Every major city—and probably every community for that matter—has some form of a police commission. Police commissions are entrusted to monitor the activities of the police department as a whole, and in most cases determine appropriate discipline for individual officers who break the public trust. These commissions have existed for decades. Most major cities also have some form of an office or department for civil rights or civil liberties or human rights. Police review boards are often housed within those offices, as in Minneapolis.
So let’s talk about Minneapolis, where a police officer who was identified for nearly 20 years as a problem had 18 complaints since 2001. Officer Chauvin faced multiple complaints and formal reviews for his actions but he was left on the street, with a badge, harassing people of all races, and ultimately killing a black man.
Let’s have a frank conversation about one of the roots of the problems people of color have with police departments in major cities. The problem is that the Democratic Party has allowed this particularly virulent form of racism to take hold. Minneapolis, Chicago, San Francisco, Los Angeles, Washington, D.C., and Seattle have all been under virtually uncontested Democrat control: from the mayor’s office through the city councils for decades, almost entirely uninterrupted. They hire the chiefs of police. They approve the chiefs of police. They, to very large degrees, monitor the chiefs of police and law enforcement in their communities. And yet?
Look at the communities that are crying for “justice” most loudly—and not for the first time. The riots in Baltimore of two years or so ago? Perhaps worse than what we have seen over the past week? It is another Democrat-controlled city.
Feel free to verify these facts by looking at the websites of the Chicago Police Board, the Minneapolis Police Review Board, Washington D.C.’s police complaints site, Baltimore’s Office of Legal Affairs, the Los Angeles Police Commission, and the San Francisco Police Commission. So yes, let’s have a frank conversation about race and social justice in this country.
Let’s consider, too, that in three years Donald Trump helped foster an economic environment that saw historic employment highs for African American and Hispanic Americans. Eight years of Barack Obama could not do that. Eight years of Obama could not repair the water system in Flint, Michigan (also run by Democrats). Eight years could not impose some level of accountability on law enforcement. Social justice? Nope. In fact, one might make the case that such efforts took major steps backward given the unrest we see today.
So how did this happen? That is the frank conversation that has to be had and that no one wants to have. Because the truth is, when Joe Biden said he never took the African American vote for granted, he lied. It is perhaps his biggest lie and the biggest lie of the Democratic Party. They not only take those votes granted, but they also view those votes as theirs and theirs alone. History—real history, not the kind invented by the New York Times or at Harvard—tends to reveal inconvenient truths.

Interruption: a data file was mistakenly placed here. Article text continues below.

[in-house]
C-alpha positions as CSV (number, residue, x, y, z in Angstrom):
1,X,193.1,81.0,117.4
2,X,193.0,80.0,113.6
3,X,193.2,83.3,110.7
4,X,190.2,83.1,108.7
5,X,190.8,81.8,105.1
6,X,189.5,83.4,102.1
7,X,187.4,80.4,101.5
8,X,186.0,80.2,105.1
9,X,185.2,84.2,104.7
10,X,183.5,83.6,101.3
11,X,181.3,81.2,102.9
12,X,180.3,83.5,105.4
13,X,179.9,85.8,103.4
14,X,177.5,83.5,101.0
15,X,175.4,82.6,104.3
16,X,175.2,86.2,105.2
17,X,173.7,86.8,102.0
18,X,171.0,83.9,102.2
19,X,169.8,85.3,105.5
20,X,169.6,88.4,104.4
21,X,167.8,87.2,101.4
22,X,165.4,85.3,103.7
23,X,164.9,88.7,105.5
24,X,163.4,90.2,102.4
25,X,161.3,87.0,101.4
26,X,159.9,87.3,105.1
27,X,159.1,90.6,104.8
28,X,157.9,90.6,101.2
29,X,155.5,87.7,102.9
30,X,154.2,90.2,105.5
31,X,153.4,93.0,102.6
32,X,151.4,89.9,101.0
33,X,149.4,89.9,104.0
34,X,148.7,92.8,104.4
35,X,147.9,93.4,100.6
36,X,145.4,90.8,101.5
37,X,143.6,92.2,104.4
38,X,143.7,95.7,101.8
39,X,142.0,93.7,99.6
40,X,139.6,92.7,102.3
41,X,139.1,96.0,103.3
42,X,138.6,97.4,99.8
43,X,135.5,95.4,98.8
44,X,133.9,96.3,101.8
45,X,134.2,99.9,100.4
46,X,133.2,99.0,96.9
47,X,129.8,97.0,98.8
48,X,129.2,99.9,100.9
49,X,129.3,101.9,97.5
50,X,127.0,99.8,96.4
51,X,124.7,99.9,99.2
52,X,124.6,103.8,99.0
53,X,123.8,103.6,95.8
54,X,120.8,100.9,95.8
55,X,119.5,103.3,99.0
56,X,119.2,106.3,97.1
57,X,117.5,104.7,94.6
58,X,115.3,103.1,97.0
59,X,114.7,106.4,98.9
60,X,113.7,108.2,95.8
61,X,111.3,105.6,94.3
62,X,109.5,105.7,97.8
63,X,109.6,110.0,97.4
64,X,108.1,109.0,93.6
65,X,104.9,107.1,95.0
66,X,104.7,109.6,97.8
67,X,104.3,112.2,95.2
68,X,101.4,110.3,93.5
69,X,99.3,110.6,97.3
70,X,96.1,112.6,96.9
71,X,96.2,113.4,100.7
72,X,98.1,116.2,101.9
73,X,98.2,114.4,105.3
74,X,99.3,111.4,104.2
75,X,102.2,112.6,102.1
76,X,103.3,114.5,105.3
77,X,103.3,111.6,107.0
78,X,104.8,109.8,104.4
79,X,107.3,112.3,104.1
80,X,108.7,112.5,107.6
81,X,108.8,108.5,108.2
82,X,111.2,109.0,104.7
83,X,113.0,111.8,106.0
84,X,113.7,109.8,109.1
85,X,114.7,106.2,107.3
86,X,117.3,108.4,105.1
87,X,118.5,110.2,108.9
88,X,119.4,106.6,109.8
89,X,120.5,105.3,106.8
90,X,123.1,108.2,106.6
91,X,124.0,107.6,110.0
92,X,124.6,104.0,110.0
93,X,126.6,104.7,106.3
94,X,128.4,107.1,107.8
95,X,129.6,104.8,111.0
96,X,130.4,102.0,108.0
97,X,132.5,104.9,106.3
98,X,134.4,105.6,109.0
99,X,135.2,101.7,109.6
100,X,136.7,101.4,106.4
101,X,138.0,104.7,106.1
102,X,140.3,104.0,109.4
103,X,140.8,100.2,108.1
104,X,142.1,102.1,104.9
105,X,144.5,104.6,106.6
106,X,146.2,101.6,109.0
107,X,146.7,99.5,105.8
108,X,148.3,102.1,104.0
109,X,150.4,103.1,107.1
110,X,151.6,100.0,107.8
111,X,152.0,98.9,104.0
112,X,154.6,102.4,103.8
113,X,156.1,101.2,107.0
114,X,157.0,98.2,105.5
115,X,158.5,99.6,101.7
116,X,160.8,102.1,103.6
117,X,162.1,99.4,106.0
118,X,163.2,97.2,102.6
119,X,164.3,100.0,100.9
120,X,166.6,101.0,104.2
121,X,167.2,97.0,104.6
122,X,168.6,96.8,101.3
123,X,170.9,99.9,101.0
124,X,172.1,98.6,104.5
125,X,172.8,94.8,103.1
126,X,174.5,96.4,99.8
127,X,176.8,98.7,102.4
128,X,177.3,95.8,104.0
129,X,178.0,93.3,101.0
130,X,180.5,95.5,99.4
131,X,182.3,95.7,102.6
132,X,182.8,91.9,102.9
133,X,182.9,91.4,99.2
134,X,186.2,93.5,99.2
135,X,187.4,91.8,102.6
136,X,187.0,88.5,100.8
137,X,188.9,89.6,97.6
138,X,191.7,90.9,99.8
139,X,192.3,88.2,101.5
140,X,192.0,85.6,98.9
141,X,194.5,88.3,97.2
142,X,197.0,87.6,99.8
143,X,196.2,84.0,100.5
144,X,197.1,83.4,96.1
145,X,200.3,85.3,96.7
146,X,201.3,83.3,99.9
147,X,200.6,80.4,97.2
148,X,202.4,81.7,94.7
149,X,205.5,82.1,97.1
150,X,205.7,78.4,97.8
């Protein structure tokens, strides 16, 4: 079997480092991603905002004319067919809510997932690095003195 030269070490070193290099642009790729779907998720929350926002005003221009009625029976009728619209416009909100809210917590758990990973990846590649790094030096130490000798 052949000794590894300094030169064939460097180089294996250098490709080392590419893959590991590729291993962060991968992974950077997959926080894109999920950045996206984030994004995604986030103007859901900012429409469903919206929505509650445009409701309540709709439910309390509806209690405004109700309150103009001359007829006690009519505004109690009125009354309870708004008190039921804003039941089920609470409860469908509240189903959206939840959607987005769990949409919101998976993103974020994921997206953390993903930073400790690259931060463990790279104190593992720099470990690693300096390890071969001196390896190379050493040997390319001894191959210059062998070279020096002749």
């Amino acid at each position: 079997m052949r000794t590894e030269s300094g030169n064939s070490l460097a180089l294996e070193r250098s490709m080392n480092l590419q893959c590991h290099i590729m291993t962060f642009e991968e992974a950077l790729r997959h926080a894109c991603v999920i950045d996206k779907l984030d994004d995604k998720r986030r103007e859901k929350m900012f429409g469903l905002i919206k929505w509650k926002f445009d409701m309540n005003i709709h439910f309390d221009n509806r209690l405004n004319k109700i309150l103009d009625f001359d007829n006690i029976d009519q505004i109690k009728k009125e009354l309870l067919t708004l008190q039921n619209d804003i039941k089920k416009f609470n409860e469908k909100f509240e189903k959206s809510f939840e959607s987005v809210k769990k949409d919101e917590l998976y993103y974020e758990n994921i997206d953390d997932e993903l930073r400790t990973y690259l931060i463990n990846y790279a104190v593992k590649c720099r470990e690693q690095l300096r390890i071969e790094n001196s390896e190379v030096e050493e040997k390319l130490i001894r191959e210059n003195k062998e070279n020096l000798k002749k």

Take, for example, Margaret Sanger, the patron saint of Planned Parenthood who was financed at the beginning of the last century by powerful Democrats in New York and across the nation. It was she who gave succor to the eugenics researchers who would return to Germany to help Adolf Hitler in his vile and inhuman agenda, and who espoused mass sterilization and abortion for African Americans, as well as for Irish and Italian Americans. This is the woman Democrats will defend until the cows come home. This is the woman the likes of Joe Biden and Nancy Pelosi and Chuck Schumer embrace. Read this letter. It is housed in a university library and is, without question, authentic. It is also without question at the root of a Democratic Party platform plank.
Or consider the governors or mayors of most of the cities across the South post-World War II who defended segregation to its last gasp: Alabama, Arkansas, Georgia, South Carolina, Tennessee. It wasn’t Republicans who used their power to continue institutionalized racism across the South. It was the political party that, for whatever reason, believed it could do just about anything it wanted with impunity until it became too difficult for it to do so.
Very few people, especially now, want to have such a frank conversation about real facts and data, which is why this rioting and looting and violence appear to be so coordinated. When folks are exhausted from the argument they are too tired to talk or to gather themselves to be calm, and focused on the facts—the history of the Democratic Party and how it all ties together. Because if we did focus on the facts and on the Democratic Party’s history, in the distant past and more recently, people would see that our circumstances have not changed much because the people and the party in charge have not changed much either.